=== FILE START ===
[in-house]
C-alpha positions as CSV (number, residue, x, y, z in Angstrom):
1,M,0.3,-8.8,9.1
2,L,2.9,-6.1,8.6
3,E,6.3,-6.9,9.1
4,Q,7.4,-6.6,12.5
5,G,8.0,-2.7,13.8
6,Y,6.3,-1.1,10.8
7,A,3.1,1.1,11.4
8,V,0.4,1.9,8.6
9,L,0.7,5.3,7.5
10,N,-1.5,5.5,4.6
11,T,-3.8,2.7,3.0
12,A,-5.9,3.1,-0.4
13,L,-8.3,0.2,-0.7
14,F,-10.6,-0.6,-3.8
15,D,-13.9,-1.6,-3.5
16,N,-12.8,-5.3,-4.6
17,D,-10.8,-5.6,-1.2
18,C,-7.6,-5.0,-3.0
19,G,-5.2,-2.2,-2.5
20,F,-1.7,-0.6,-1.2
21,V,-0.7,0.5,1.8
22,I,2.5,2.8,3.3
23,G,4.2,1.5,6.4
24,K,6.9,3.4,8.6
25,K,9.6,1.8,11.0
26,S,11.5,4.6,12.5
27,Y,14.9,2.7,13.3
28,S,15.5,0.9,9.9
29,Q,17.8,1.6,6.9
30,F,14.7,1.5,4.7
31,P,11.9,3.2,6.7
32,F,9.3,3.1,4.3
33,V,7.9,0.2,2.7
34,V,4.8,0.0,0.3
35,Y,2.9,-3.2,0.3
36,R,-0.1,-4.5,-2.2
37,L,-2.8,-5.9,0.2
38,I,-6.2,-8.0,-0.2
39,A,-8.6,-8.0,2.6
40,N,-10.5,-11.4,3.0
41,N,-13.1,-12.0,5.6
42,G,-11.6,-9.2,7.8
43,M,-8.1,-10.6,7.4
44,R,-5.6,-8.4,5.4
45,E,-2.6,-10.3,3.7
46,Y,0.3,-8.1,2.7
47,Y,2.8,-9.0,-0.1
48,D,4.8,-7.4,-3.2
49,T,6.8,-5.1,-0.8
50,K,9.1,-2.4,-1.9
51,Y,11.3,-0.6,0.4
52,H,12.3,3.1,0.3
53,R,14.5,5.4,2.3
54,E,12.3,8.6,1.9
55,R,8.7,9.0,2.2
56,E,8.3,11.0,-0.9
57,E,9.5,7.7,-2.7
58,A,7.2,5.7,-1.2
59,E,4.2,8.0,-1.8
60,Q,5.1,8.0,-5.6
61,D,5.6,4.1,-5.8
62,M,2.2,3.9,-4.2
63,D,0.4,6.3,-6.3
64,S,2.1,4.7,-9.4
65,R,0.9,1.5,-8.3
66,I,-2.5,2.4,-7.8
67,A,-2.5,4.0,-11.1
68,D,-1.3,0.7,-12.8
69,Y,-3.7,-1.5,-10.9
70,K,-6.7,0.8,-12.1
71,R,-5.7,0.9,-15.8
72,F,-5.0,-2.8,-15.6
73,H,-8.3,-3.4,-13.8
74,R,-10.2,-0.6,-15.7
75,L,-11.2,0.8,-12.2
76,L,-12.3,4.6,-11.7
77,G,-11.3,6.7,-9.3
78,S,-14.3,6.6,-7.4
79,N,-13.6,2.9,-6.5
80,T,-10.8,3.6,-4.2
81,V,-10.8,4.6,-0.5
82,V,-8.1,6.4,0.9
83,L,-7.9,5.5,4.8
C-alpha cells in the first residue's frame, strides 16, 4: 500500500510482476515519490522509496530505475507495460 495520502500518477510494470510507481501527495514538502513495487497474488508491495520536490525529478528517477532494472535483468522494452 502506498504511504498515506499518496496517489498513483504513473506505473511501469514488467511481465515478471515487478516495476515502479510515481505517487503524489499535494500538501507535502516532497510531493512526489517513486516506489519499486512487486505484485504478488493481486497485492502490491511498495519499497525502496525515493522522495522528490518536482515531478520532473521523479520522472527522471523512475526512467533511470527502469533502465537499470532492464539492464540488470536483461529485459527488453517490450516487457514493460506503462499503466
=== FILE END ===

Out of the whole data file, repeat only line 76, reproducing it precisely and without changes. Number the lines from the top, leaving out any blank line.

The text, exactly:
74,R,-10.2,-0.6,-15.7